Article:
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[diderot] Diff of /trunk/math/derivs.tex
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Diff of /trunk/math/derivs.tex

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revision 10, Sun Jan 10 19:42:44 2010 UTC revision 11, Sun Jan 10 20:20:41 2010 UTC
# Line 9  Line 9 
9  \newcommand{\bx}{\mathbf{x}}  \newcommand{\bx}{\mathbf{x}}
10  \newcommand{\bH}{\mathbf{H}}  \newcommand{\bH}{\mathbf{H}}
11  \newcommand{\ie}{{\em i.e.}}  \newcommand{\ie}{{\em i.e.}}
12    \newcommand{\eg}{{\em e.g.}}
13    
14  \begin{document}  \begin{document}
15    
# Line 18  Line 19 
19  \begin{itemize}  \begin{itemize}
20  \item $\bx$ is a vector (an element of some vector space $W$)  \item $\bx$ is a vector (an element of some vector space $W$)
21  \item $\alpha$ is a constant scalar  \item $\alpha$ is a constant scalar
22    \item $\phi$ is a scalar function of a scalar (\eg $\phi(x) = x^2$)
23  \item $f$ and $g$ are scalar functions of $W$  \item $f$ and $g$ are scalar functions of $W$
24  \item $\mathbf{u} \otimes \mathbf{v}$ is tensor product of two vectors,  \item $\mathbf{u} \otimes \mathbf{v}$ is tensor product of two vectors,
25  computed as the outer product of their vectors of coefficients in  computed as the outer product of their vectors of coefficients in
# Line 36  Line 38 
38  \frac{\partial f}{\partial z}  \frac{\partial f}{\partial z}
39  \end{bmatrix}  \end{bmatrix}
40  \end{equation}  \end{equation}
41  where $x$, $y$, $z$ are the coordinates in $W$ (\ie{} some basis  where $x$, $y$, $z$ are the coordinates in $W$ (\ie some basis
42  is assumed).  The formulae below don't assume a particular dimension.  is assumed).  The formulae below don't assume a particular dimension.
43  Note that $\nabla$ can also be used to define divergence and curl  Note that $\nabla$ can also be used to define divergence and curl
44  of vector fields, but for the time being these are not Diderot's concern.  of vector fields, but for the time being these are not Diderot's concern.
# Line 65  Line 67 
67  \nabla (f +  g) &= \nabla f + \nabla g \\  \nabla (f +  g) &= \nabla f + \nabla g \\
68  \nabla (f g) &= f \nabla g + g \nabla f \label{eq:grad-prod} \\  \nabla (f g) &= f \nabla g + g \nabla f \label{eq:grad-prod} \\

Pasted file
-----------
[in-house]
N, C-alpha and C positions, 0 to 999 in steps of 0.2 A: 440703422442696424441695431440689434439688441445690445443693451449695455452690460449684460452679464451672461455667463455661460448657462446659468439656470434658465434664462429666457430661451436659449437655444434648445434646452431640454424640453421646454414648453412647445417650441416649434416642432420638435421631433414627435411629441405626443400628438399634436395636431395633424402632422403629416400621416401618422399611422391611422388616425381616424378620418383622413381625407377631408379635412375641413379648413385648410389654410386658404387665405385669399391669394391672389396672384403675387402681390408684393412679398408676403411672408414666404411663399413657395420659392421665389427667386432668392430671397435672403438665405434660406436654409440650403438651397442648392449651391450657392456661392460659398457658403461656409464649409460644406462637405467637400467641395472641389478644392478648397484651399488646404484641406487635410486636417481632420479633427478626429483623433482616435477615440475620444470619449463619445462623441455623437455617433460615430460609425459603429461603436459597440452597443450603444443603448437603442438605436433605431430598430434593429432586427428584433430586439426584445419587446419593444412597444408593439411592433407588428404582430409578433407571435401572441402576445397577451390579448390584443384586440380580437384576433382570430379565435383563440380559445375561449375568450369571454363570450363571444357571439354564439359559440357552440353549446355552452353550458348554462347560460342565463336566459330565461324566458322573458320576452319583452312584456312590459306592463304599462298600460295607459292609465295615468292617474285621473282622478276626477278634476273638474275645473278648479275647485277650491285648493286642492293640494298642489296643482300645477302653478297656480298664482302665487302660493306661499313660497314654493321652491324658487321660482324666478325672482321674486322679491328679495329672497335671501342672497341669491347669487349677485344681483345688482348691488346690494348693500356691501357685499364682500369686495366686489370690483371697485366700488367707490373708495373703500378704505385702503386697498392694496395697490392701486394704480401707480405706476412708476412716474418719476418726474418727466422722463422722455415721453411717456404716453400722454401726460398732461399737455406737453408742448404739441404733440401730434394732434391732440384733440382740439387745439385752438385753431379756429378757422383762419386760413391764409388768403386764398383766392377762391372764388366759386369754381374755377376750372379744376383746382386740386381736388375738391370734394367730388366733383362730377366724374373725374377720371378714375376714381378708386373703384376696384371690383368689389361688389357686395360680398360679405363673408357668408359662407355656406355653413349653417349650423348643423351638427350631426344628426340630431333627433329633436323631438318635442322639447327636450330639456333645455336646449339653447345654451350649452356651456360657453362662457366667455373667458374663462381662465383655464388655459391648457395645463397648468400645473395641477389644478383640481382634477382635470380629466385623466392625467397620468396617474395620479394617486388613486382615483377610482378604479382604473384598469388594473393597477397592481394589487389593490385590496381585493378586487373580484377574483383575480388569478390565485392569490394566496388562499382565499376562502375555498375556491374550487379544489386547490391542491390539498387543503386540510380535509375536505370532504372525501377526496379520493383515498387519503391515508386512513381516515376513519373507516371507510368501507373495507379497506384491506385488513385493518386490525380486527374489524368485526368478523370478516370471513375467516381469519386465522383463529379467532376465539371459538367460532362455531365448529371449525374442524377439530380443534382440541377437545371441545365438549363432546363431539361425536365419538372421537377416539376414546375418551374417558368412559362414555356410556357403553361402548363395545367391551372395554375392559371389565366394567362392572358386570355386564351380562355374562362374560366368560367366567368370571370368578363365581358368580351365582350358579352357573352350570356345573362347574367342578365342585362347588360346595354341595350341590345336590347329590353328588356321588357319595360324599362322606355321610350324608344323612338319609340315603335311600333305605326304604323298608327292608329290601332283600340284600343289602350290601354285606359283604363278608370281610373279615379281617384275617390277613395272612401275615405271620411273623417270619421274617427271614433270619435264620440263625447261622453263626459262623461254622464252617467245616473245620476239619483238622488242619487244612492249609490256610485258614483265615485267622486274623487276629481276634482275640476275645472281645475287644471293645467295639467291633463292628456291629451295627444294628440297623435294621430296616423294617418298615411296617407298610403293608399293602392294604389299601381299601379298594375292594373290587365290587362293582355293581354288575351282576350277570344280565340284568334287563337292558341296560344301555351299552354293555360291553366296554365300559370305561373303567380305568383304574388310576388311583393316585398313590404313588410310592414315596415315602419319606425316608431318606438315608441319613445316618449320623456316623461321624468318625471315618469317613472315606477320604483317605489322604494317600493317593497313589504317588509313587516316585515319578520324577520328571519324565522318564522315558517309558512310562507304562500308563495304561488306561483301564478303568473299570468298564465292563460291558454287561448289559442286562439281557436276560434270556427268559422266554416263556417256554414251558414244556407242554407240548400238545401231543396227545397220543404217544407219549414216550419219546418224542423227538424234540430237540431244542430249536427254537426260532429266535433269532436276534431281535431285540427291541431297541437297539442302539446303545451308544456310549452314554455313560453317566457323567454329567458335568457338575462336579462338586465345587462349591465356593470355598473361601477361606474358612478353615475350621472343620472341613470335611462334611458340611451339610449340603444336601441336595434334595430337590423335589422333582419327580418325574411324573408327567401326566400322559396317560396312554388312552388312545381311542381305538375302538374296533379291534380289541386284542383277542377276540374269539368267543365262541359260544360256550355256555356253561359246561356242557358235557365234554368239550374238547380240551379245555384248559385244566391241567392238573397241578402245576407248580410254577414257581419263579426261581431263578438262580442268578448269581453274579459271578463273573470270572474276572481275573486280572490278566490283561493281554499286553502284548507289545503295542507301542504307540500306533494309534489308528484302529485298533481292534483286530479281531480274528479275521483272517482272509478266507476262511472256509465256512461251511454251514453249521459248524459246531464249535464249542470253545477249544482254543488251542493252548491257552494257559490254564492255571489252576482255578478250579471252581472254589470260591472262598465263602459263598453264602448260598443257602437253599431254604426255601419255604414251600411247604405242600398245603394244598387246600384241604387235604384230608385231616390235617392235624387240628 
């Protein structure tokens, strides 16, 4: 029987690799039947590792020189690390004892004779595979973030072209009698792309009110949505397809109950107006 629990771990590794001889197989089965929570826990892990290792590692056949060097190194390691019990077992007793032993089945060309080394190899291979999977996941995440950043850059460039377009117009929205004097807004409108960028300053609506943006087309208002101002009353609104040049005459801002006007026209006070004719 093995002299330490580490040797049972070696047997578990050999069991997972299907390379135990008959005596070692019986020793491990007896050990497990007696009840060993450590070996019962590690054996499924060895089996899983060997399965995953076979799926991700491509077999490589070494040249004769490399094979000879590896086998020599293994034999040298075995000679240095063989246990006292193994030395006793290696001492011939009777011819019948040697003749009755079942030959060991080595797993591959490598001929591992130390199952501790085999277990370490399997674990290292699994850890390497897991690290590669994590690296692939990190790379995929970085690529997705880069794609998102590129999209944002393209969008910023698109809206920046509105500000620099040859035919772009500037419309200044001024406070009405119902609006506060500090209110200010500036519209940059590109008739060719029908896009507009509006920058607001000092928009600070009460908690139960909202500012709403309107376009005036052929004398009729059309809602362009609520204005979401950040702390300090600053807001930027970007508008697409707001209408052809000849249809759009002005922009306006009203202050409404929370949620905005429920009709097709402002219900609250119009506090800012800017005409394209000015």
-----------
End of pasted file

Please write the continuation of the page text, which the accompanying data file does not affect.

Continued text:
69  \nabla (\alpha f) &= \alpha \nabla f \label{eq:grad-scale} \\  \nabla (\alpha f) &= \alpha \nabla f \label{eq:grad-scale} \\
70    \nabla (\phi(f)) &= \phi'(f) \nabla f \label{eq:grad-chain} \\
71  \nabla (f^n) &= n f^{n-1} \nabla f \label{eq:grad-pow} \\  \nabla (f^n) &= n f^{n-1} \nabla f \label{eq:grad-pow} \\
72  \nabla \left(\frac{f}{g}\right)  \nabla \left(\frac{f}{g}\right)
73            &= \frac{\nabla f}{g} - \frac{f \nabla g}{g^2} \label{eq:grad-frac} \\            &= \frac{\nabla f}{g} - \frac{f \nabla g}{g^2} \label{eq:grad-frac} \\
# Line 85  Line 88 
88  \bH (f^n) &= n f^{n-2} \left( (n-1) \nabla f \otimes \nabla f + f \bH f \right) \label{eq:hess-pow}  \bH (f^n) &= n f^{n-2} \left( (n-1) \nabla f \otimes \nabla f + f \bH f \right) \label{eq:hess-pow}
89  \end{align}  \end{align}
90    
91  All of these can actually be derived with $\bH f = \nabla \otimes \nabla f$  All of these can actually be derived with $\bH f = \nabla \otimes
92  and the rules above.  Someone may want to doublecheck (\ref{eq:hess-quot}).  \nabla f$ and the rules above.  Someone may want to doublecheck
93    (\ref{eq:hess-quot}).  I didn't include the Hessian of the chain rule
94    (analogous to (\ref{eq:grad-chain})) because the process of starting
95    to derive it inspired me to start learning enough ML to write a program
96    that would derive it for me...
97    
98  \end{document}  \end{document}

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